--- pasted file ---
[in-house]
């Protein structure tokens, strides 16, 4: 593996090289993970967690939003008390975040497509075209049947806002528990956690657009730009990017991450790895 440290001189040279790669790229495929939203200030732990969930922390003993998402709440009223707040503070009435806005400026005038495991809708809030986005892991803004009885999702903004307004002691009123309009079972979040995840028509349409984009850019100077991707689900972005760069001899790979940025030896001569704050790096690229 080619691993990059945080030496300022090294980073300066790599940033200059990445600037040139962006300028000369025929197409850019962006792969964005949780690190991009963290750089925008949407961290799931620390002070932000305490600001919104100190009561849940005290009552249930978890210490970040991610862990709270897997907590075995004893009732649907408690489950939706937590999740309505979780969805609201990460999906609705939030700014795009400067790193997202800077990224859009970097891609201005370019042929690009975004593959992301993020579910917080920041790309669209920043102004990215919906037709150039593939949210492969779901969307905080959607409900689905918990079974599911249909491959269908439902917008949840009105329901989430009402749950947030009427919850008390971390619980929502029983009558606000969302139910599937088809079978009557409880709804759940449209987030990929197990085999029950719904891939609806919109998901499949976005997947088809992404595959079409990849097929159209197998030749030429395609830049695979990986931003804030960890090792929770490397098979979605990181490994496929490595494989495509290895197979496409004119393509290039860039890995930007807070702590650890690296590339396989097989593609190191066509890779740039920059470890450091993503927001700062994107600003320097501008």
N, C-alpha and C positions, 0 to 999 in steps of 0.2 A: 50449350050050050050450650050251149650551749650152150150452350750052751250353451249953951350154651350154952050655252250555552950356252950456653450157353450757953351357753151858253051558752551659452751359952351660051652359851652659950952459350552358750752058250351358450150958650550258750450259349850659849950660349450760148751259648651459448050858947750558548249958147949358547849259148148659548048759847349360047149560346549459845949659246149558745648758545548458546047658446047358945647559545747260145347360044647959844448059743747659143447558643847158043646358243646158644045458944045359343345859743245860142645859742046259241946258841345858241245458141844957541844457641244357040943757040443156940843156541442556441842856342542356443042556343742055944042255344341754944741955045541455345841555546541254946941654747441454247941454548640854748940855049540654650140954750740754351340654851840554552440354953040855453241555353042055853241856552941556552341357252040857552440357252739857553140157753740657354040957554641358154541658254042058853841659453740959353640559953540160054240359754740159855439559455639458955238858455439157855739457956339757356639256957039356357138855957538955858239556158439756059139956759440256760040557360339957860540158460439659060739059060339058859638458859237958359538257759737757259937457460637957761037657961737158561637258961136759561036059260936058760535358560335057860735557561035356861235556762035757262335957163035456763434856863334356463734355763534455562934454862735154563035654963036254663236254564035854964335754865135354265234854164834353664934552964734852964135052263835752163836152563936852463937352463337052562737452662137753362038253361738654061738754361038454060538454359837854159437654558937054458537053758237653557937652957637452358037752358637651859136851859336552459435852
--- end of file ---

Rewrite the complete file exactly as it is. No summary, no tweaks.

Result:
[in-house]
């Protein structure tokens, strides 16, 4: 593996090289993970967690939003008390975040497509075209049947806002528990956690657009730009990017991450790895 440290001189040279790669790229495929939203200030732990969930922390003993998402709440009223707040503070009435806005400026005038495991809708809030986005892991803004009885999702903004307004002691009123309009079972979040995840028509349409984009850019100077991707689900972005760069001899790979940025030896001569704050790096690229 080619691993990059945080030496300022090294980073300066790599940033200059990445600037040139962006300028000369025929197409850019962006792969964005949780690190991009963290750089925008949407961290799931620390002070932000305490600001919104100190009561849940005290009552249930978890210490970040991610862990709270897997907590075995004893009732649907408690489950939706937590999740309505979780969805609201990460999906609705939030700014795009400067790193997202800077990224859009970097891609201005370019042929690009975004593959992301993020579910917080920041790309669209920043102004990215919906037709150039593939949210492969779901969307905080959607409900689905918990079974599911249909491959269908439902917008949840009105329901989430009402749950947030009427919850008390971390619980929502029983009558606000969302139910599937088809079978009557409880709804759940449209987030990929197990085999029950719904891939609806919109998901499949976005997947088809992404595959079409990849097929159209197998030749030429395609830049695979990986931003804030960890090792929770490397098979979605990181490994496929490595494989495509290895197979496409004119393509290039860039890995930007807070702590650890690296590339396989097989593609190191066509890779740039920059470890450091993503927001700062994107600003320097501008």
N, C-alpha and C positions, 0 to 999 in steps of 0.2 A: 50449350050050050050450650050251149650551749650152150150452350750052751250353451249953951350154651350154952050655252250555552950356252950456653450157353450757953351357753151858253051558752551659452751359952351660051652359851652659950952459350552358750752058250351358450150958650550258750450259349850659849950660349450760148751259648651459448050858947750558548249958147949358547849259148148659548048759847349360047149560346549459845949659246149558745648758545548458546047658446047358945647559545747260145347360044647959844448059743747659143447558643847158043646358243646158644045458944045359343345859743245860142645859742046259241946258841345858241245458141844957541844457641244357040943757040443156940843156541442556441842856342542356443042556343742055944042255344341754944741955045541455345841555546541254946941654747441454247941454548640854748940855049540654650140954750740754351340654851840554552440354953040855453241555353042055853241856552941556552341357252040857552440357252739857553140157753740657354040957554641358154541658254042058853841659453740959353640559953540160054240359754740159855439559455639458955238858455439157855739457956339757356639256957039356357138855957538955858239556158439756059139956759440256760040557360339957860540158460439659060739059060339058859638458859237958359538257759737757259937457460637957761037657961737158561637258961136759561036059260936058760535358560335057860735557561035356861235556762035757262335957163035456763434856863334356463734355763534455562934454862735154563035654963036254663236254564035854964335754865135354265234854164834353664934552964734852964135052263835752163836152563936852463937352463337052562737452662137753362038253361738654061738754361038454060538454359837854159437654558937054458537053758237653557937652957637452358037752358637651859136851859336552459435852